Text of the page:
Interesting post, and indeed it makes much more sense to use SystemC than C, because to be synthesized into anything useful, you will have to rewrite a lot of code to the point that it won't really bear much resemblance to the original source. That said, writing SystemC code to design hardware is a PITA, and if you want to write something synthesizable by all vendors, you basically have to resort to RTL-like SystemC, which is about as ugly as it seems. Also, technically SystemC is not even a language, rather a huge pile of templates on top of C++ (which in itself is already pretty complex).
Why don't you use a modern language? A language that has first-class support for task-level parallelism and inter-task communications, that is a clean subset of the C syntax, without anything that makes no sense on hardware (like pointers and dynamic memory allocation). Oh and the compiler is open-source so you don't need to worry about us being acquired (like Forte and Synfora). Learn more at synflow.com and come discuss on our forum. Cheers!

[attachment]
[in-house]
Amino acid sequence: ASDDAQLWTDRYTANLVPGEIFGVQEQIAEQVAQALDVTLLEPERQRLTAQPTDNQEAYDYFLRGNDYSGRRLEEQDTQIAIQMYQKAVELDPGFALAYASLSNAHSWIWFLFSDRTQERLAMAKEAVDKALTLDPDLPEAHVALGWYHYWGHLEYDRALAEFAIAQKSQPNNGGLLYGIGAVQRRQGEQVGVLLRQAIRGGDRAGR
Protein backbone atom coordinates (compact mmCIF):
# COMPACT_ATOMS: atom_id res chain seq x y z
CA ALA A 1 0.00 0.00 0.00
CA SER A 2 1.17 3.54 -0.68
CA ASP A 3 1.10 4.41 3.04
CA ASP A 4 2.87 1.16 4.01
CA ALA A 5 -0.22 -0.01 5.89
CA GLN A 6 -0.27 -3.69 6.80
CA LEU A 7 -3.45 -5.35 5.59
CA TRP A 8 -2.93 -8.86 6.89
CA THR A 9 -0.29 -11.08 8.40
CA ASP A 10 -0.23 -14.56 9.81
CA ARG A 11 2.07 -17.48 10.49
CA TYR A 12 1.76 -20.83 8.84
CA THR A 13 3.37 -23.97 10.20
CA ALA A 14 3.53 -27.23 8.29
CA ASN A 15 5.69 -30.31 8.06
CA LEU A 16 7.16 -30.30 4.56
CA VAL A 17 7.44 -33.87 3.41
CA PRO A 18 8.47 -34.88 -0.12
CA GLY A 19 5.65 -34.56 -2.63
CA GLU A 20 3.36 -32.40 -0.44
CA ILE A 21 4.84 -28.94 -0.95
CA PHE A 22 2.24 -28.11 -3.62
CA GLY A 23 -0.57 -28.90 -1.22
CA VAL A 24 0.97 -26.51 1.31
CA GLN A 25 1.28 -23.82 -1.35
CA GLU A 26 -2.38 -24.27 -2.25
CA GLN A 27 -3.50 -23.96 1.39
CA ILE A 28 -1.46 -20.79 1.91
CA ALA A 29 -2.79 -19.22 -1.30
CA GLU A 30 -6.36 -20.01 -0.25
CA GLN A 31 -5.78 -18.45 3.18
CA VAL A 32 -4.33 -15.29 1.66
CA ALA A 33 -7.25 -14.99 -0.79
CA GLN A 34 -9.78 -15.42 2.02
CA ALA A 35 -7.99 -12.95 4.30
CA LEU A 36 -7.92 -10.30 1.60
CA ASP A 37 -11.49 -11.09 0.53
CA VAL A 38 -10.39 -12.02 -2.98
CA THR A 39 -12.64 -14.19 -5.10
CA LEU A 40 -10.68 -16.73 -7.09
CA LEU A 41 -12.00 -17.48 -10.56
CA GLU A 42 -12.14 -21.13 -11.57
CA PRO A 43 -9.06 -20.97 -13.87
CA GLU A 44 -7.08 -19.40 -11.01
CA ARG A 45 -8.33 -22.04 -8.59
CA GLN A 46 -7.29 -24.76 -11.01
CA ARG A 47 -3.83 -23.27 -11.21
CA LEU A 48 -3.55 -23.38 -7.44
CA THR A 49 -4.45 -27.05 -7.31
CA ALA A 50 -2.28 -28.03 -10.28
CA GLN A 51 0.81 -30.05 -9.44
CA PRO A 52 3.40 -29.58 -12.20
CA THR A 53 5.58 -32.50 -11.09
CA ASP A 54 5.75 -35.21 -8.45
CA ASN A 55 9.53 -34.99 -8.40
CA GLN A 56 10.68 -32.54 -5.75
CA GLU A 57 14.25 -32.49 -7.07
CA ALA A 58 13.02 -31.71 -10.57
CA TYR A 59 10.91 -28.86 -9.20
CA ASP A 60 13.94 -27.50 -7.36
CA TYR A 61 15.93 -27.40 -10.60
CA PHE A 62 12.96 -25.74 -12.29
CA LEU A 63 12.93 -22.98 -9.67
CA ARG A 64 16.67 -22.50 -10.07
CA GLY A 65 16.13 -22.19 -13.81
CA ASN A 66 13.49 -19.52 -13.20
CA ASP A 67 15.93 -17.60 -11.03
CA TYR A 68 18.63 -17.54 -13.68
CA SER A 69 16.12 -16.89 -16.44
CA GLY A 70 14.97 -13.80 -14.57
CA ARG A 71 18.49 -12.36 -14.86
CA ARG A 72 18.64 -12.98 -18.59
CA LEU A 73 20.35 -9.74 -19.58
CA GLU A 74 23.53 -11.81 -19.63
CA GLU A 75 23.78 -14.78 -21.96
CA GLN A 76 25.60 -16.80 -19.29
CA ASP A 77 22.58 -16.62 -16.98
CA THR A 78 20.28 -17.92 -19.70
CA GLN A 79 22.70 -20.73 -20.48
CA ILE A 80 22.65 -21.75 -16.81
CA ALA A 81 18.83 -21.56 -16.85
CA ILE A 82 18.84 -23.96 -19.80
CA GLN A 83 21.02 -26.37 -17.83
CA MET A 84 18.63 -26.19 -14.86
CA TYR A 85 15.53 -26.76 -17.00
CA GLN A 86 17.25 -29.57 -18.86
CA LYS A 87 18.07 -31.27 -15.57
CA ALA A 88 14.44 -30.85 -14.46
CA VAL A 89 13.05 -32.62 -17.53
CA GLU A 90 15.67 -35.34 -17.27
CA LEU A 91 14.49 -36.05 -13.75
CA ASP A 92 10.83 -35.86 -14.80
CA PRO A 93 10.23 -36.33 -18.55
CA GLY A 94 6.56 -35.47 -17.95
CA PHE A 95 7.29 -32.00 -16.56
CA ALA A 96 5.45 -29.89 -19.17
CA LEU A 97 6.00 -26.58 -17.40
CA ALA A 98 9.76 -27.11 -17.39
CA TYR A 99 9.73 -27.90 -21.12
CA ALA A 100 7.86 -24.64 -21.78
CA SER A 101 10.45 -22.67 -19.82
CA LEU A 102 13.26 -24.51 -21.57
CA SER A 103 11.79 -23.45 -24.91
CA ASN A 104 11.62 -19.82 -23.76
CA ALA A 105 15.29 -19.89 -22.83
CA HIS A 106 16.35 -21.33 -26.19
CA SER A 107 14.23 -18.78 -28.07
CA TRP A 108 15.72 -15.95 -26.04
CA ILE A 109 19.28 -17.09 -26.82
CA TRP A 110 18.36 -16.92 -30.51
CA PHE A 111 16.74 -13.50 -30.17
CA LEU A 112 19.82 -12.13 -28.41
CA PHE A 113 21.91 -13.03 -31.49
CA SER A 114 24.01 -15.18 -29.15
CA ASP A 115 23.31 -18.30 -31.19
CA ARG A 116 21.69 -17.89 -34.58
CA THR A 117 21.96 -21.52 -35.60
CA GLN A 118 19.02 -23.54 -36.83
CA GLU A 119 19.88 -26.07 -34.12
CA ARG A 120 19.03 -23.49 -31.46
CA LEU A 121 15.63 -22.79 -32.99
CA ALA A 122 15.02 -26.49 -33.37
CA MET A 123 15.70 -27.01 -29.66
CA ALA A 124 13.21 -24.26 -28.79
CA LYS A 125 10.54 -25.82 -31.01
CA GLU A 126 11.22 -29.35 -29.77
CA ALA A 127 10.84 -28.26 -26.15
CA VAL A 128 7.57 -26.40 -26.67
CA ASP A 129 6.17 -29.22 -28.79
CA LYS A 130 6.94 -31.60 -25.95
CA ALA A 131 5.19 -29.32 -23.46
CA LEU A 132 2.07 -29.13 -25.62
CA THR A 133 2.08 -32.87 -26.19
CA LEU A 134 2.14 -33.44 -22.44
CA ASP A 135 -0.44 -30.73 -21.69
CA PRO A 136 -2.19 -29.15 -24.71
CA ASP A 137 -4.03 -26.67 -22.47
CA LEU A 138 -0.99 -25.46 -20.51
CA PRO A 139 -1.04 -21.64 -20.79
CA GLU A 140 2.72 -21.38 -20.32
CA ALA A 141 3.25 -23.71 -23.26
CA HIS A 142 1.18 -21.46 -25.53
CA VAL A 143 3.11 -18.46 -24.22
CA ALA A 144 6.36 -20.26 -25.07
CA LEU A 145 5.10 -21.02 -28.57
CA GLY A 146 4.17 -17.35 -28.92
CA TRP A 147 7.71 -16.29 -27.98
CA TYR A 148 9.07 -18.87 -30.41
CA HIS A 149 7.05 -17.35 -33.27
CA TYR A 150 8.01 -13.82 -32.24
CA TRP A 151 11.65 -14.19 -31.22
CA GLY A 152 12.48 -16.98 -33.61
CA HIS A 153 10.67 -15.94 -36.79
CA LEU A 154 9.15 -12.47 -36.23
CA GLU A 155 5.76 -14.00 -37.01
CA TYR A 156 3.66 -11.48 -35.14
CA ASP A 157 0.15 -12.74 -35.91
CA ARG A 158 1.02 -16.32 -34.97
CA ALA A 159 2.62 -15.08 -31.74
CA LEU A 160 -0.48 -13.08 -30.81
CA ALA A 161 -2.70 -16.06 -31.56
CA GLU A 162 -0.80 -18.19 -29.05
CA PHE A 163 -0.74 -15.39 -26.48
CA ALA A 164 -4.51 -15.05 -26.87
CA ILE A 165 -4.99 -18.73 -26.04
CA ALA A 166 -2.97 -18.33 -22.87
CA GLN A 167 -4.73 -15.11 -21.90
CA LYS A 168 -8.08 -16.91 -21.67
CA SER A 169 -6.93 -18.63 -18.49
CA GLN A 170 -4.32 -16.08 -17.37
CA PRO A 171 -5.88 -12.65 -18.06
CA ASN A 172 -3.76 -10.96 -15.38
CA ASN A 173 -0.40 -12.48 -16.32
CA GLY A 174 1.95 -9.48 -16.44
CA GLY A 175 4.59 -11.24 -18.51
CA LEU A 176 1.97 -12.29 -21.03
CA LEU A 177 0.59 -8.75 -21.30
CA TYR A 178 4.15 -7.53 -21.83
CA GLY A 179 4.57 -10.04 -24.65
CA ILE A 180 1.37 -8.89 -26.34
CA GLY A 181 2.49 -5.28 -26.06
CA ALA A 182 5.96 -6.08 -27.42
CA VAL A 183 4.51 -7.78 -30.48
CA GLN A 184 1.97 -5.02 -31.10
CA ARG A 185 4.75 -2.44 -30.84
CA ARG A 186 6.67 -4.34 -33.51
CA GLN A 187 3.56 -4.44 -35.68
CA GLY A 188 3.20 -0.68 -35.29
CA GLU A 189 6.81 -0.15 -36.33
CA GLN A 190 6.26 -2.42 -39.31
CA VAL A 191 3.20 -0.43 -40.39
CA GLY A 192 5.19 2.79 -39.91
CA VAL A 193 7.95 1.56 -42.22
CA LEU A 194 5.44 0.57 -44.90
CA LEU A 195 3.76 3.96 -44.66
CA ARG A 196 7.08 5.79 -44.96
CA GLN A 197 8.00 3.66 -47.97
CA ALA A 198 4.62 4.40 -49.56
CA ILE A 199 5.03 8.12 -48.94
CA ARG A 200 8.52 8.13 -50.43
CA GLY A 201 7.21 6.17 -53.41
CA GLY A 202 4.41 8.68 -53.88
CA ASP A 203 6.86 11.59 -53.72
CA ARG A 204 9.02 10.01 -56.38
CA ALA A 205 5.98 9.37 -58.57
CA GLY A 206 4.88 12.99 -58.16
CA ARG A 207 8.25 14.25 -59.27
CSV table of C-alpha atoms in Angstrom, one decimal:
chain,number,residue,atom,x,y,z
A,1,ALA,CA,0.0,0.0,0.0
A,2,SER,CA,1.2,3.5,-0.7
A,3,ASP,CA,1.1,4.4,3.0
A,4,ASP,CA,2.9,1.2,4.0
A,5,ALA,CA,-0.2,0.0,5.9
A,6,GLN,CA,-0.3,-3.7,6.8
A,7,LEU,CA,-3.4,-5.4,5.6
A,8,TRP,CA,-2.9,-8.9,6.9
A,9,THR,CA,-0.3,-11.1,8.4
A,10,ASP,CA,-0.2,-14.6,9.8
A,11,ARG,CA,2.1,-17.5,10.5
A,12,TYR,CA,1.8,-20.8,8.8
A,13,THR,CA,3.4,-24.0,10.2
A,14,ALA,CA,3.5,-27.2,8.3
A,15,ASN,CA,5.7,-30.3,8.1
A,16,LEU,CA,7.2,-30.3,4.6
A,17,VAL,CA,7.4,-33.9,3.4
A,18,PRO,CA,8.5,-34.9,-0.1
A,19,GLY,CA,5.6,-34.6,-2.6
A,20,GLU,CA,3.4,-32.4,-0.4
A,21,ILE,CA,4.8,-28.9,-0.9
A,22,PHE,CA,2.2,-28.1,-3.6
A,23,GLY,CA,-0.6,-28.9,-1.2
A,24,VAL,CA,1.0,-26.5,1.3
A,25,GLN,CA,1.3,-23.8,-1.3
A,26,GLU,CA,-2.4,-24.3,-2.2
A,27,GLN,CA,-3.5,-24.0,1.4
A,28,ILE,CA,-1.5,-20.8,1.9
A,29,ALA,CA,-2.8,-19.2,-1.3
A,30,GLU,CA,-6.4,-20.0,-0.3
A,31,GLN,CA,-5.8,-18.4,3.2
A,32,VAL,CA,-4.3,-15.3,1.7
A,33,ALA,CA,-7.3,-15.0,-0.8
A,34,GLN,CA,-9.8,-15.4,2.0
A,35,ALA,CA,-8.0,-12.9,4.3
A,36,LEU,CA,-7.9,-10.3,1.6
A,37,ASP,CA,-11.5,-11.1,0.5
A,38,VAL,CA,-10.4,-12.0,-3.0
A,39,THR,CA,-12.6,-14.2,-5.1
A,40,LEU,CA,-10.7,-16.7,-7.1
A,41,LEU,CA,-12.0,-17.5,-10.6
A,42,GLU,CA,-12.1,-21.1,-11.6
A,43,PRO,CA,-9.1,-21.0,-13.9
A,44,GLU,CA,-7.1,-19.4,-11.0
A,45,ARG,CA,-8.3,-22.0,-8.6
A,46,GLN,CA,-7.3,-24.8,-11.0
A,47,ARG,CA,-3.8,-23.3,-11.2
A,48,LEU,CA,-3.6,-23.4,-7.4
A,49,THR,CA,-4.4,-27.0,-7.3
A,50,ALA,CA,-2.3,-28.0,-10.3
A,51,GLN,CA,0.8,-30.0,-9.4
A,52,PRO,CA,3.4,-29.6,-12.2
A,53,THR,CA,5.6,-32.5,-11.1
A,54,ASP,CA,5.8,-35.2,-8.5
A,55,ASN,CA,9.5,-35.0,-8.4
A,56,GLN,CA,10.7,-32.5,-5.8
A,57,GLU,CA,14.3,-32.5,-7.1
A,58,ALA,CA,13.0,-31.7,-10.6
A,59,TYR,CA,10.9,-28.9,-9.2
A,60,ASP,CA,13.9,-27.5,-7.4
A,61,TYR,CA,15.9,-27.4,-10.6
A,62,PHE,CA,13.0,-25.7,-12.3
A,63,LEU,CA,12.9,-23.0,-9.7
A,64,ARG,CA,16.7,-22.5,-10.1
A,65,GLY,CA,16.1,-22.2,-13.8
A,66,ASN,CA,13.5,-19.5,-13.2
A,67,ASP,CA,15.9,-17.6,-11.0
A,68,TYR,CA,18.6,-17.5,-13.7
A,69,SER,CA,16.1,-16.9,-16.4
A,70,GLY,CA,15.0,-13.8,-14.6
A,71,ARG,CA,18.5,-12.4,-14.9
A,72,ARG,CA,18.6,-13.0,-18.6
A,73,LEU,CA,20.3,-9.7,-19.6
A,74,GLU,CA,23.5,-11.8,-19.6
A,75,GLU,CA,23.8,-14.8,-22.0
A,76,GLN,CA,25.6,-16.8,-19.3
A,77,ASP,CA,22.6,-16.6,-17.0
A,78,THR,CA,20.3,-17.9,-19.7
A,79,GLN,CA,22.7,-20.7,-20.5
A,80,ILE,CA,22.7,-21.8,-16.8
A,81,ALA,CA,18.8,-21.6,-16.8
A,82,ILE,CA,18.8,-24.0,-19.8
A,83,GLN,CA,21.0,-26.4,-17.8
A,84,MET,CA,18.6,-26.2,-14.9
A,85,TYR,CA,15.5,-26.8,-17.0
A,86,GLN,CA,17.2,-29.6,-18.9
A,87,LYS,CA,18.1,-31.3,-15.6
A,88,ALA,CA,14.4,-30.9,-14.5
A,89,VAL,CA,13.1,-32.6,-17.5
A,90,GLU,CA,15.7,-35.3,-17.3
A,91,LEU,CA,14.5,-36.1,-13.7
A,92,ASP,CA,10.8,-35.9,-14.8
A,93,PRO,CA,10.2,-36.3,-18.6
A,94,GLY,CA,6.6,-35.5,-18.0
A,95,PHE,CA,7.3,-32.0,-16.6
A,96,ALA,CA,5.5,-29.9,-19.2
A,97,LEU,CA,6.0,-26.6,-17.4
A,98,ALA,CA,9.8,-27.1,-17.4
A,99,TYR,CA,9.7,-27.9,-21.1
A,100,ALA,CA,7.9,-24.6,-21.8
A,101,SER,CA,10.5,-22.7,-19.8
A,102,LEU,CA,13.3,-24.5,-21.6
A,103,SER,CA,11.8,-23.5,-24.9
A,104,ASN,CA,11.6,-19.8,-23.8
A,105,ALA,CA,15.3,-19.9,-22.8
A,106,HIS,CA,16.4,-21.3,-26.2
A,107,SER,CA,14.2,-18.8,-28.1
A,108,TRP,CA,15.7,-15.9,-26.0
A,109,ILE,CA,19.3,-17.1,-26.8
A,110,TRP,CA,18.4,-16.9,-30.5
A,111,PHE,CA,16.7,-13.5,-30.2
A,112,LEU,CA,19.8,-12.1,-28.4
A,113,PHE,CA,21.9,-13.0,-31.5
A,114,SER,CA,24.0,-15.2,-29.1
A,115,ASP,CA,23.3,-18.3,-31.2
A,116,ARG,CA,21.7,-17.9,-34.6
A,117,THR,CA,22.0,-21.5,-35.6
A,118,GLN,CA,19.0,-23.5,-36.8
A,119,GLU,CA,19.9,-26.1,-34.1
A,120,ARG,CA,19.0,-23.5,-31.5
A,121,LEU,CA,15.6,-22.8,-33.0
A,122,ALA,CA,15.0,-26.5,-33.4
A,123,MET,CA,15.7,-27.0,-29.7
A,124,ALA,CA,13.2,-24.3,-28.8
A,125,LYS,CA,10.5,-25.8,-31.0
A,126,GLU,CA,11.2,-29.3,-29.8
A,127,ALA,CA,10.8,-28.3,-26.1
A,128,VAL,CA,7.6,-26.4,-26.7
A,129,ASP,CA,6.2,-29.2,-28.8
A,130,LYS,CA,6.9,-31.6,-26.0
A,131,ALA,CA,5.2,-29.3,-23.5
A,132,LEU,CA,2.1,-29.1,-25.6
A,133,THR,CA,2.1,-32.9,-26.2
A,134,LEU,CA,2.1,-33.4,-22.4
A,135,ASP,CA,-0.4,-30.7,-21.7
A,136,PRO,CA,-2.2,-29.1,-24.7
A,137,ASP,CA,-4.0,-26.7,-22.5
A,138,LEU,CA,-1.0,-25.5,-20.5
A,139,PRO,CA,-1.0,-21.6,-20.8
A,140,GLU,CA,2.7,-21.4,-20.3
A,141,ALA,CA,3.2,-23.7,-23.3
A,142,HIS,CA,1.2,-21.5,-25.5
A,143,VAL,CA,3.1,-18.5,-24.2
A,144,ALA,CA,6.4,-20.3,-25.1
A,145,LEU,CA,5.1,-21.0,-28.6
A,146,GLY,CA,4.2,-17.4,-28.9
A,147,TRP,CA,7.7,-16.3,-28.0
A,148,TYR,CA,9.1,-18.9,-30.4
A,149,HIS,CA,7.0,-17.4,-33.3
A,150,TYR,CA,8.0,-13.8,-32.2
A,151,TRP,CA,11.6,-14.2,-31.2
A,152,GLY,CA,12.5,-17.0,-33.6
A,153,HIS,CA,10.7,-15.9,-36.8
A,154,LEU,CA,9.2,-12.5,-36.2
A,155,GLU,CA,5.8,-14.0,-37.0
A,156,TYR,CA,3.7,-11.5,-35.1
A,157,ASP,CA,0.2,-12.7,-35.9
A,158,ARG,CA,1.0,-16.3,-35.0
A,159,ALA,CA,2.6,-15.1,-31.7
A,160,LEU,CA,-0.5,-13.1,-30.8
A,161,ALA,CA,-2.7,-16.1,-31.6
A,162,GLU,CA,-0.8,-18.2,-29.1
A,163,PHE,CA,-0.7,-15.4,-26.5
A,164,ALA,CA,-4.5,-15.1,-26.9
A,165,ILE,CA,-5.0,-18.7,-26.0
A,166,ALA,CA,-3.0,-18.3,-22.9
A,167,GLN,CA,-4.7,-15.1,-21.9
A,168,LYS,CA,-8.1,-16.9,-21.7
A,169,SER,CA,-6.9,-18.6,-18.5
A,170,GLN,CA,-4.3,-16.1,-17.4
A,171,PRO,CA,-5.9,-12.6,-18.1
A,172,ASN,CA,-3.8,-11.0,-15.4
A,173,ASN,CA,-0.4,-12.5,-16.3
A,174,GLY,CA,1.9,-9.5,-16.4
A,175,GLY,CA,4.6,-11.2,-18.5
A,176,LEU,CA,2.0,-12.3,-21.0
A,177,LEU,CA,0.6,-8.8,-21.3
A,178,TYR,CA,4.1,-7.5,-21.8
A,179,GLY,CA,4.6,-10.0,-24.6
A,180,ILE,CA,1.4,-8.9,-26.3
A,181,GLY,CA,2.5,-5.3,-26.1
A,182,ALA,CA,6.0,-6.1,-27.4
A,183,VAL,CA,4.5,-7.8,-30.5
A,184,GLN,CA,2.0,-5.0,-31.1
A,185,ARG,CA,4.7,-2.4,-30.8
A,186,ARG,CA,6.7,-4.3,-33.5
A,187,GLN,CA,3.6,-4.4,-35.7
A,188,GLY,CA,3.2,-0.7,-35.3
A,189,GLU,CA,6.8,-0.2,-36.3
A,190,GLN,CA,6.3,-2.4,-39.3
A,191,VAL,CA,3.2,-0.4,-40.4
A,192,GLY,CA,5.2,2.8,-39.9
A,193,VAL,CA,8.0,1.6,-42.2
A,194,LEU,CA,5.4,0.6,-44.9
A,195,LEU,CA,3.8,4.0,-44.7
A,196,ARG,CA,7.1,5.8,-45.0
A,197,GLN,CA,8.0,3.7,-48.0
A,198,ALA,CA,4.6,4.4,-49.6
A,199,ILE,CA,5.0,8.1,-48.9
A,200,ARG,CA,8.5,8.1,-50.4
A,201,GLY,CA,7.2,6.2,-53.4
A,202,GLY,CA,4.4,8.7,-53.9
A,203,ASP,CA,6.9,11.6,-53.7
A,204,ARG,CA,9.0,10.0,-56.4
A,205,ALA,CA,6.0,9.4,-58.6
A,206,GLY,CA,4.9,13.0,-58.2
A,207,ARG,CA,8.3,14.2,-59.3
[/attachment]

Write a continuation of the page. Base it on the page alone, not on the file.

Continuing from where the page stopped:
I agree with your position that verification of the architectural model should take place at a high level, not at RTL. Getting the verification flow right is where the biggest gains come from in moving to ESL design. However, Synfora offers this flow while maintaining design entry at the untimed C/C++ level. At this level, timing and parallelization is left to the compiler making the code easier to create and debug. In order to verify the architectural model at a high level PICO C Synthesis generates both bit accurate and thread accurate SystemC models to enable the superior verification flow that you outline. Readers can learn more at www.synfora.com
What are the engineering and design challenges in creating successful IoT devices? These devices are usually small, resource-constrained electronics designed to sense, collect, send, and/or interpret data. Some of the devices need to be smart enough to act upon data in real time, 24/7. Are the design challenges the same as with embedded systems, but with a little developer- and IT-skills added in? What do engineers need to know? Rick Merritt talks with two experts about the tools and best options for designing IoT devices in 2016. Specifically the guests will discuss sensors, security, and lessons from IoT deployments.